So we’re happy to be here right now doing rock, taking part in that movement. Other things are also emerging in China; quality electronic music stays underground but it does exist. The noise scene has been on for a couple of years also and though I’m not into listening to this at home I often go to check their events.
LYBZ: How does the music environment influence TRT?
F: It pushes us, it gives us the energy to go on and keep going like we do. Playing with bands that we’ve seen before and we like already, some that we just discover. Lately we played with Steely Heart in Beijing, they were not supposed to be the big name on the bill but from what we saw they were the tightest one on that day. We’ll play with them again for their first time in Shanghai on November 21st.
LYBZ: Tell me which bands are close friends of TRT.
F: We are friends with Joyside since we played with them here and in Beijing. Their guitarist’s new band will come down to play with us here in late November. Angry Jerks from Nanjing were also our very first friends from out of town; they were really welcoming when we got there. We keep in touch all the time and often catch up with them. I’m quite going in the opposite direction from the chronological order [laughs], I should have started from Shanghai. We know many bands from here, all of those we played with, the ones that started with us and still do like Boys Climbing Ropes.
LYBZ: Let’s talk about drumming. I like drumming
F: Me too!! [laughs]
F: Because it’s fun! You know it! It’s fun!!! [more laughs]… I’ve been playing guitar for long, but I would always jump on the drums when I had the chance to, even if I was terrible! I think I got into drums by analyzing and trying to reproduce the beats of bands I was listening to 10 years ago. I was all the time hitting on tables in class, pissing my neighbors off!
When we formed The Huhumamas, a common friend said to us: “You guys all play music, you should make a band”. We all said: “Uhhh… yeah. Let’s try. What do you play?” One would go: “I play guitar,” the other: “I’ve been playing guitar for a while also,” then “yeah, me too, guitar,” … guitar… What the fuck! do we do a Gipsy Kings band now?!?”. So John said: “I can do bass, I like bass!” and I said I could do drums. That’s how it all started. I have some really good thing with drums, all the time playing around tst-tst-tst-tst *doing like playing with the sticks and his hands*. And I love it now, I never took any guitar lessons and I did it the same way with drums, but I’m progressing faster I think because it’s really easy to learn by yourself. It’s all about your mood driving you to find new rhythms. As long as you don’t want to reproduce somebody else’s drumming, it’s easy to be confident because you don’t make any obvious mistakes!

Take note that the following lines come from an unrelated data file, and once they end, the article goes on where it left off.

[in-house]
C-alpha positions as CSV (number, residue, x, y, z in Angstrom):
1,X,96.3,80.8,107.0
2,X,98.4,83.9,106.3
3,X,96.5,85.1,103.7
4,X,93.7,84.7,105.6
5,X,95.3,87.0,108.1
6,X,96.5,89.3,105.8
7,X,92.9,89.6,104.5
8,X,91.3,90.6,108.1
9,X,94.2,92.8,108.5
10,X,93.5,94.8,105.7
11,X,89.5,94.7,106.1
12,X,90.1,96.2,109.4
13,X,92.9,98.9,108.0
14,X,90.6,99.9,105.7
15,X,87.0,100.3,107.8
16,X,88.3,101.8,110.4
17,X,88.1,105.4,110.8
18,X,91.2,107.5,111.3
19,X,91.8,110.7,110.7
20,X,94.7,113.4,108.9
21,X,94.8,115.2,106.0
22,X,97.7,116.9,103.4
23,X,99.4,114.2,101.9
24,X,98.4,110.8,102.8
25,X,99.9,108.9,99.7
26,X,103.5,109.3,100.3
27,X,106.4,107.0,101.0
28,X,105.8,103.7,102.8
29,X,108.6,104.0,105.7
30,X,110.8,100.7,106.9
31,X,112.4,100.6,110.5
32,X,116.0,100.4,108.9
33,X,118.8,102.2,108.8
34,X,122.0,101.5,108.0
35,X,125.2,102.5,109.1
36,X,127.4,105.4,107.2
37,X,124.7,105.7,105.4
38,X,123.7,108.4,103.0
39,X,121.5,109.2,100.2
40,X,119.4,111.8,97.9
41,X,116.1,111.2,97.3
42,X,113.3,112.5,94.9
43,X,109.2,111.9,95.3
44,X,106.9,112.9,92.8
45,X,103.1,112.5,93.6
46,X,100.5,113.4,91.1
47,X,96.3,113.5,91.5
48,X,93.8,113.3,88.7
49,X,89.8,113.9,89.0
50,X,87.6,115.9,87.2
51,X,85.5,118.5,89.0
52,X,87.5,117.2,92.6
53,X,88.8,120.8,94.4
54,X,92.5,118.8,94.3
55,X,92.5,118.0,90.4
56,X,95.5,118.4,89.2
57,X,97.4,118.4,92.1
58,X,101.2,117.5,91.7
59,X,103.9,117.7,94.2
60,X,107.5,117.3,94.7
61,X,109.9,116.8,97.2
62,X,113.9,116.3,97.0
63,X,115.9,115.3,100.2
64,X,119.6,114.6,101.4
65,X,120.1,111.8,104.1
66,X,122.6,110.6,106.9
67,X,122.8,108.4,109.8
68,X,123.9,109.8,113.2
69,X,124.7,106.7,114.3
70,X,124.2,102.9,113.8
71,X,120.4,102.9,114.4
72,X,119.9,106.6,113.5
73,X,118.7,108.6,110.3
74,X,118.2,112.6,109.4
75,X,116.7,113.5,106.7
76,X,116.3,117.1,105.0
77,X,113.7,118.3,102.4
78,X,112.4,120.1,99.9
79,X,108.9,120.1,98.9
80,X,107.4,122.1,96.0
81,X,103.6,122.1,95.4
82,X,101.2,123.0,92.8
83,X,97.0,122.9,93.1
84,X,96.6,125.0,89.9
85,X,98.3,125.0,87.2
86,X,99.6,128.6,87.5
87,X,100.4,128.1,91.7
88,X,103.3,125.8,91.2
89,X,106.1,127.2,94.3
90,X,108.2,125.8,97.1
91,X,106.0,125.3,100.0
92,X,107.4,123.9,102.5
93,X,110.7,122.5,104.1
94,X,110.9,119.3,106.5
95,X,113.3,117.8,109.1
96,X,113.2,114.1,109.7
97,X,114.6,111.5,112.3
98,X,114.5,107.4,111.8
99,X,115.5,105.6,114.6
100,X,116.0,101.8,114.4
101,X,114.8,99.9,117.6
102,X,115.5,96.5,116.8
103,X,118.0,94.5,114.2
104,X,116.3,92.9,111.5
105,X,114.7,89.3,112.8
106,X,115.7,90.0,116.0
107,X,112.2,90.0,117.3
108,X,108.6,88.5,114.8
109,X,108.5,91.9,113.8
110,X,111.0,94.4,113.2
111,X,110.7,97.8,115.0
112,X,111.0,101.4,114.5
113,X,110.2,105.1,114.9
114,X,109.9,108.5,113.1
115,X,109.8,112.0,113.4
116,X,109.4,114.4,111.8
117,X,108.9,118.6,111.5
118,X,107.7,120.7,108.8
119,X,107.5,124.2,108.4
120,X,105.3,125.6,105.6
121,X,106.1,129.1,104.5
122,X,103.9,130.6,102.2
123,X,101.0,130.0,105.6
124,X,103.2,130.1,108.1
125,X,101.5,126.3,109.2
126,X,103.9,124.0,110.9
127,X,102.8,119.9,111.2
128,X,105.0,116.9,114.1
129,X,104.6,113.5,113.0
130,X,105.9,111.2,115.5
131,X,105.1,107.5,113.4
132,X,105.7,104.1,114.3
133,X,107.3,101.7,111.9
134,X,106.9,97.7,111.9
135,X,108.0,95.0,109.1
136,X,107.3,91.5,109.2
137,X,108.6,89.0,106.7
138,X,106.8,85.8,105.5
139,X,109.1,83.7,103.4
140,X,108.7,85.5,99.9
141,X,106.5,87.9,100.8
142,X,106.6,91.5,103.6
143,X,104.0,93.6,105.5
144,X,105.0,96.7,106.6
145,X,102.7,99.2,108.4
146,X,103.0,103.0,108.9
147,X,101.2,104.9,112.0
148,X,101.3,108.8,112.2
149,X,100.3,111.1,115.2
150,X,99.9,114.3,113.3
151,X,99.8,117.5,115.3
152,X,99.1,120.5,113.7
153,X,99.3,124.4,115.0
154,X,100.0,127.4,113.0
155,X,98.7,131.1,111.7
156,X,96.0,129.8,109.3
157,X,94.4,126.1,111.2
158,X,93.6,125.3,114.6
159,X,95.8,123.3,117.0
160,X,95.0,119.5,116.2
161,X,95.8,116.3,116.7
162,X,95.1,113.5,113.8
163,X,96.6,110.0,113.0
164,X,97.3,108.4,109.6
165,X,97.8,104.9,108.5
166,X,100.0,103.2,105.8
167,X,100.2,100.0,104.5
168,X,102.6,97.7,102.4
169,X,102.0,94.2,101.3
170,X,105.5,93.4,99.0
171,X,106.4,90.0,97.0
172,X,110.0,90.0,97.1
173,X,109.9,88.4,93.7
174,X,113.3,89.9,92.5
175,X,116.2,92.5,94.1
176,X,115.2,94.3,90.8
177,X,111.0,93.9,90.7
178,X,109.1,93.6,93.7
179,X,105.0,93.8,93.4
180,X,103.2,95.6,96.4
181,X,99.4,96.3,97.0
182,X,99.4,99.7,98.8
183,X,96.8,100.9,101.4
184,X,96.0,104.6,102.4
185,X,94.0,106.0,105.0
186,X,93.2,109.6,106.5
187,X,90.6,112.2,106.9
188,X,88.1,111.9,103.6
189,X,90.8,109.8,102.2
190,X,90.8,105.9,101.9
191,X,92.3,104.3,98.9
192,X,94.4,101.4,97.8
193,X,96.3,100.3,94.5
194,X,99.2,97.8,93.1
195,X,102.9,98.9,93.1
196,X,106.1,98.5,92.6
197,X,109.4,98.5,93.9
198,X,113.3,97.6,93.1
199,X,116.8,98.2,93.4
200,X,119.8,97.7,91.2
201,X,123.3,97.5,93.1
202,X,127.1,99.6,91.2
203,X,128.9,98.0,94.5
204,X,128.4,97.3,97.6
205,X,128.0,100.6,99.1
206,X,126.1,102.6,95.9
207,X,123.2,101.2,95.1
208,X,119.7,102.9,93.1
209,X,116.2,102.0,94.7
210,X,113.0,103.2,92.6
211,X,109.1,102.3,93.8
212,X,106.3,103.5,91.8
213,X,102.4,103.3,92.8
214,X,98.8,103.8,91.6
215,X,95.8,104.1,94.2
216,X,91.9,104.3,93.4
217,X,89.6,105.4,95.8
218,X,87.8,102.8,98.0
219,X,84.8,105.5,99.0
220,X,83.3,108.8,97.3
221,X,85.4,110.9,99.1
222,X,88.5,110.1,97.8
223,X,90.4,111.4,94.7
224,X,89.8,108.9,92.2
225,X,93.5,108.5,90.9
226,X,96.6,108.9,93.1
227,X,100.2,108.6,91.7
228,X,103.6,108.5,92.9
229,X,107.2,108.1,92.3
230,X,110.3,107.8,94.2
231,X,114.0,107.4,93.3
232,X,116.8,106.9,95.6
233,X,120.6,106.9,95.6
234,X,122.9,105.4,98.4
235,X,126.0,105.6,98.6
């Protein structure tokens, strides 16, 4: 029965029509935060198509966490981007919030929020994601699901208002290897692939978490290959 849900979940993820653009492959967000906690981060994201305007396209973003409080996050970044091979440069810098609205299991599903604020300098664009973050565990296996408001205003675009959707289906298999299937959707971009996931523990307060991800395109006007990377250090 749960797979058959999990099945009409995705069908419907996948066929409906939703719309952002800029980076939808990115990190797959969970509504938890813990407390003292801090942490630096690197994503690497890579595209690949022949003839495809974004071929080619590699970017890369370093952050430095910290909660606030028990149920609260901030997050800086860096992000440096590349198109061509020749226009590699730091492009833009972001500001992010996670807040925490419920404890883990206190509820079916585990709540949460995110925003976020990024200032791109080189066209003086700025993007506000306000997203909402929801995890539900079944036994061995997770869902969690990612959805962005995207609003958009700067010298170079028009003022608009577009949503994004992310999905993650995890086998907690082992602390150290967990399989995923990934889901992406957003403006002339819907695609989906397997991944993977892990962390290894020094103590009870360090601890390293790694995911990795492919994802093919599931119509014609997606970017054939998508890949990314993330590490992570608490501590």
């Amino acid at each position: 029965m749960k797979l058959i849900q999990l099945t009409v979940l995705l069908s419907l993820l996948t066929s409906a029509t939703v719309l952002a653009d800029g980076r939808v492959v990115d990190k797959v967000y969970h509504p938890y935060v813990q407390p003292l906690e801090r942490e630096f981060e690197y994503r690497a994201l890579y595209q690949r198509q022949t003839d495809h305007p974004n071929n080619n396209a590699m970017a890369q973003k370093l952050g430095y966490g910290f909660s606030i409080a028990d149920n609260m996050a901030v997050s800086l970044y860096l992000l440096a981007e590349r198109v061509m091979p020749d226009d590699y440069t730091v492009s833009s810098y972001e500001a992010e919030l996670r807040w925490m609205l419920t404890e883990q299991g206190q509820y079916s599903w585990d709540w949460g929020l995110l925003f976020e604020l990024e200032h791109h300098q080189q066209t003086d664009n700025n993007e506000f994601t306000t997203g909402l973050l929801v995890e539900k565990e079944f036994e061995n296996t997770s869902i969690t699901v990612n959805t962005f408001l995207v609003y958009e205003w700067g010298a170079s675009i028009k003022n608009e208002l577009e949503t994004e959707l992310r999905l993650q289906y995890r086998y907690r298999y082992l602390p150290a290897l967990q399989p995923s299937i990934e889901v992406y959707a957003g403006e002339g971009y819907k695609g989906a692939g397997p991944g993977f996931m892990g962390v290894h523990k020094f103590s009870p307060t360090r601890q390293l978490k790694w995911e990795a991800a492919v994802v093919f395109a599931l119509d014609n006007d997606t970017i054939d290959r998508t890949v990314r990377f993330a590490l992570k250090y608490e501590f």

LYBZ: Who’s your favorite drummer?
F: I love Danny Carey from Tool, Josh Freeze, Jon Theodore from the Mars Volta though he just left the band. Some mythic drummers like John Bonham of course, Keith Moon, Mitch Mitchell. I love Deftones’ Abe Cunnigham also; I think he really plays cool stuff that is more reachable as a beginner than the others’.
LYBZ: So how are the drums of TRT?
F: Oh, I can’t really talk about that. [smiling] That’s up to other people to tell how my drumming is. What can I say about it?
LYBZ: I don’t know, I’m asking… What about the sound?
F: It’s loud!!! I realized recently when I went cymbal shopping at the music expo that I had to choose ones made to hit loud rock. And that’s just in accordance to the music we play, to push the others…
LYBZ: How is it working with John on the bass?
F: Basically he works more on me than I work on him * naughty laughing * When we create a new song, I’m often the one that’s going freely and he is the one that is trying to follow my kicks until he’s giving me the face like * very open eyes *. It’s just after I get more at ease with the new rhythm that I pay attention really closely to him and I start to change some things to adapt. Anyway he’s just great bass player to rock with.
LYBZ: Your best gig?
F: For the band I think we all agree on Nanjing at Castle Bar in May, the audience was great! I personally also enjoyed a lot the one at the Dream Factories in September with PK14.
LYBZ: A tip about the cover of the album for the contest…
F: We were looking for an artwork for the cover and we didn’t know what to do or who to ask. Then, I thought about this picture I took last summer and sent it to the guys, I didn’t change anything on it and we all agreed it would be good to use as the cover. Many people have asked me what is it, so we thought of doing this little contest. But as the correct answer might be really hard to guess, I’ll be happy to read the most creative and funny answers to give these CDs!
Tomorrow Saturday 24th at YuyinTang, The Rogue Transmission will be releasing “Illicit Intercepts”. One more day to go to get one free copy of the album tomorrow at YYT. Check the big photo here and send us your answer. While, listen to the exclusive song they shared with us, the first single of Illicit Intercepts, “Apathetic Mutation”, and get ready to Rock!